Cellular and Molecular Life Sciences CMLS

, Volume 58, Issue 11, pp 1562–1571

Extracellular electron transfer

Authors

  • M.E. Hernandez
    • Department of Environmental Engineering Science, Caltech, Pasadena, California 91125 (USA)
  • D.K. Newman
    • Department of Geological and Planetary Sciences, Caltech, Pasadena, California 91125 (USA), Fax +1 626 683 0621, e-mail: dkn@gps.caltech.edu

DOI: 10.1007/PL00000796

Cite this article as:
Hernandez, M. & Newman, D. CMLS, Cell. Mol. Life Sci. (2001) 58: 1562. doi:10.1007/PL00000796

Abstract.

Results from several laboratories indicate that extracellular electron transfer may be a general mechanism whereby microoorganisms generate energy for cell growth and/or maintenance. Specifically, bacteria can use redox-active organic small molecules, generated outside or inside the cells, to shuttle electrons between reduced and oxidized compounds. Electron shuttling has now been reported for several different bacterial species, and exchanges of shuttling compounds may even syntrophically link diverse organisms in nature. Biofilm systems in both geological and clinical settings are likely to be important environments for metabolisms that employ extracellular electron transfer. Both structural and functional analyses suggest that electron shuttles and some virulence factors may be related to one another.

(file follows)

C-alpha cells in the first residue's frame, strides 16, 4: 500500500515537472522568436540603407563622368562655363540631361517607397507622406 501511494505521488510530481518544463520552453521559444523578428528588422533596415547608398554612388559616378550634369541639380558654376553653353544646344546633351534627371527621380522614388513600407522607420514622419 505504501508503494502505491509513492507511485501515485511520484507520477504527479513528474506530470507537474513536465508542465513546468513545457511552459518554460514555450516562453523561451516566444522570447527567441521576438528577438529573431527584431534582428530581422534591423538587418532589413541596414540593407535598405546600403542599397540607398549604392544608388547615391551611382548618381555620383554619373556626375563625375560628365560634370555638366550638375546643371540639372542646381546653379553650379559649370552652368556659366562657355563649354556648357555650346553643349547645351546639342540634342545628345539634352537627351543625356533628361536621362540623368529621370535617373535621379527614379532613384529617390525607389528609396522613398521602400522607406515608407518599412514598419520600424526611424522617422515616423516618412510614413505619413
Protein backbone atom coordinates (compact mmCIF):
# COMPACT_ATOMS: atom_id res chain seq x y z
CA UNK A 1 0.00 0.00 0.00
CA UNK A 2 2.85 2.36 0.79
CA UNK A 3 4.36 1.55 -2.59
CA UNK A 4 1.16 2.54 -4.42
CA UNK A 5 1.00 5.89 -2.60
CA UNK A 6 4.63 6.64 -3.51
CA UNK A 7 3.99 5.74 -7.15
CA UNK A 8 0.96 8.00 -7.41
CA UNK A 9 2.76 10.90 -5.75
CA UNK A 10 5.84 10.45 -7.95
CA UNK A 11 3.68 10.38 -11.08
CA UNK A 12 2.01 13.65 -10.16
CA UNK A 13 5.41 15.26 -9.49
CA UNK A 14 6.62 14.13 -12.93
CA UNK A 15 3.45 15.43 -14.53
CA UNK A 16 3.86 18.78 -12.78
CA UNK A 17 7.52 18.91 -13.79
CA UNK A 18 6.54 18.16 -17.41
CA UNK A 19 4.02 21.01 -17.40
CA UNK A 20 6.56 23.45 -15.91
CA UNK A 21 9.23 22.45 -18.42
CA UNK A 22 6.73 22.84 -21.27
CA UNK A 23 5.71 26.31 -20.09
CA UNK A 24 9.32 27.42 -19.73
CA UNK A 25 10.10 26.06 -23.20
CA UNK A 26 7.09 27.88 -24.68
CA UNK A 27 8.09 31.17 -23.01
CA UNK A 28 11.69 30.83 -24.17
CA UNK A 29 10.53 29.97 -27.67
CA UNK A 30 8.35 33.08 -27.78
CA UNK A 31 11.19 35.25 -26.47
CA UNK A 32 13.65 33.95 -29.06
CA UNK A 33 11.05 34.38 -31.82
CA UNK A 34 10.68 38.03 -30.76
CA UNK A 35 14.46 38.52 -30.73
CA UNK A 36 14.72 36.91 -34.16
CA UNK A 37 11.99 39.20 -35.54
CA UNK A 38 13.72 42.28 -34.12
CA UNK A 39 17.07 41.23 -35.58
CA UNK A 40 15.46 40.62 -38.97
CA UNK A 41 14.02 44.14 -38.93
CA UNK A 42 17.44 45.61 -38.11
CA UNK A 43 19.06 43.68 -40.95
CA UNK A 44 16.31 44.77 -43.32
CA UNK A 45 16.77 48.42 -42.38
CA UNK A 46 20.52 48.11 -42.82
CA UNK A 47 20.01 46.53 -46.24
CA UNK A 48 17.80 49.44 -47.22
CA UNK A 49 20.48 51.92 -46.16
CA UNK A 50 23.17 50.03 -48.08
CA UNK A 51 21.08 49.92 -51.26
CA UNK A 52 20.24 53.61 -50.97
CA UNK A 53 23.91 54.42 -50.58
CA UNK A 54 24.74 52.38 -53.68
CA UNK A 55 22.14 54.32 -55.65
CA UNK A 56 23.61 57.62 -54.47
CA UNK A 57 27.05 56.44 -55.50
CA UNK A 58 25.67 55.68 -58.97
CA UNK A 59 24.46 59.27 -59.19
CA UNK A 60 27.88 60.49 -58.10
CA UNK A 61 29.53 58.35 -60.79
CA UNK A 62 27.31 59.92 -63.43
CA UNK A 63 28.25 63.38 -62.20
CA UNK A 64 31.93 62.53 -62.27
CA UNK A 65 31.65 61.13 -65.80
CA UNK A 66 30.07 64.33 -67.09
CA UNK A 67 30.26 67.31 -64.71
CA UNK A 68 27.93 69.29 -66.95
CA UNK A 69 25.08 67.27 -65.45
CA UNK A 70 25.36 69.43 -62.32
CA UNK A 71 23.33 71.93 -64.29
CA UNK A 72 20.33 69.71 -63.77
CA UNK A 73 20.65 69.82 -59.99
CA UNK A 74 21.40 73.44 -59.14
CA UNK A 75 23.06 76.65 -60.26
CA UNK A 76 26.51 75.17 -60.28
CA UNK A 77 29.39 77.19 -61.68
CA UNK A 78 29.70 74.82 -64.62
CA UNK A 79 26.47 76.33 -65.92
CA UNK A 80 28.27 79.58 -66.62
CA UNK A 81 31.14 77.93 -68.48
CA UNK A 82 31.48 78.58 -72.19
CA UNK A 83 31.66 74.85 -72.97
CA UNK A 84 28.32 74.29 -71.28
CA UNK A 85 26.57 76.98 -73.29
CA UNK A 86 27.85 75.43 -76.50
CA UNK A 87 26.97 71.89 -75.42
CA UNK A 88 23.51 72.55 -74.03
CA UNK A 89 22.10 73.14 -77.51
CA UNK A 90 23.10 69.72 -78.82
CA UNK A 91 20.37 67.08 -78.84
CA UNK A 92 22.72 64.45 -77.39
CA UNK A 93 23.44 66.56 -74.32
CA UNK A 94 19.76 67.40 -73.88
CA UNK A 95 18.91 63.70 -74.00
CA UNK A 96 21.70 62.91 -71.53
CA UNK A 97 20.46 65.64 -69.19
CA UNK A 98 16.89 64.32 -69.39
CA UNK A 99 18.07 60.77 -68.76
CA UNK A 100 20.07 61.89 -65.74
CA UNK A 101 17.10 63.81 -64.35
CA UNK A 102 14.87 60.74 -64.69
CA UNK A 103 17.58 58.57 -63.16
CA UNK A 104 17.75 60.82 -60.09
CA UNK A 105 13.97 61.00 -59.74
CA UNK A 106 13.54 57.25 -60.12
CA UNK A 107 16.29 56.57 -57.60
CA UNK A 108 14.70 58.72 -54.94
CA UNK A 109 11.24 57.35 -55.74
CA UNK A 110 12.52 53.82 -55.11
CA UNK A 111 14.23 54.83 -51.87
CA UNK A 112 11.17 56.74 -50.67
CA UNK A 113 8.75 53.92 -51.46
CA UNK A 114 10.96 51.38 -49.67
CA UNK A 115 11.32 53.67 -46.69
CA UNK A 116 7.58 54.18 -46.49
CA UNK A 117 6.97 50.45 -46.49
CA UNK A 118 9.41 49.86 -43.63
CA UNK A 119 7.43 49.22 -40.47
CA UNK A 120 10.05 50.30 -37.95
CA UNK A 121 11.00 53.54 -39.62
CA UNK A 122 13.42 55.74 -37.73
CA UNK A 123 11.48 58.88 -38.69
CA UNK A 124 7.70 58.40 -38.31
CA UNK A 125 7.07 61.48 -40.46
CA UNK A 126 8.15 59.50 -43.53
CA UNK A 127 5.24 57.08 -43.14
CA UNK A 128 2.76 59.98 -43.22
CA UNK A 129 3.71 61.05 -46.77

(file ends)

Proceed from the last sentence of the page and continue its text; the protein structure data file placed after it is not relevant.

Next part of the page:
Key words. Iron respiration; biofilm; extracellular electron transfer; electron shuttle.
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Copyright information

© Birkhäuser Verlag, 2001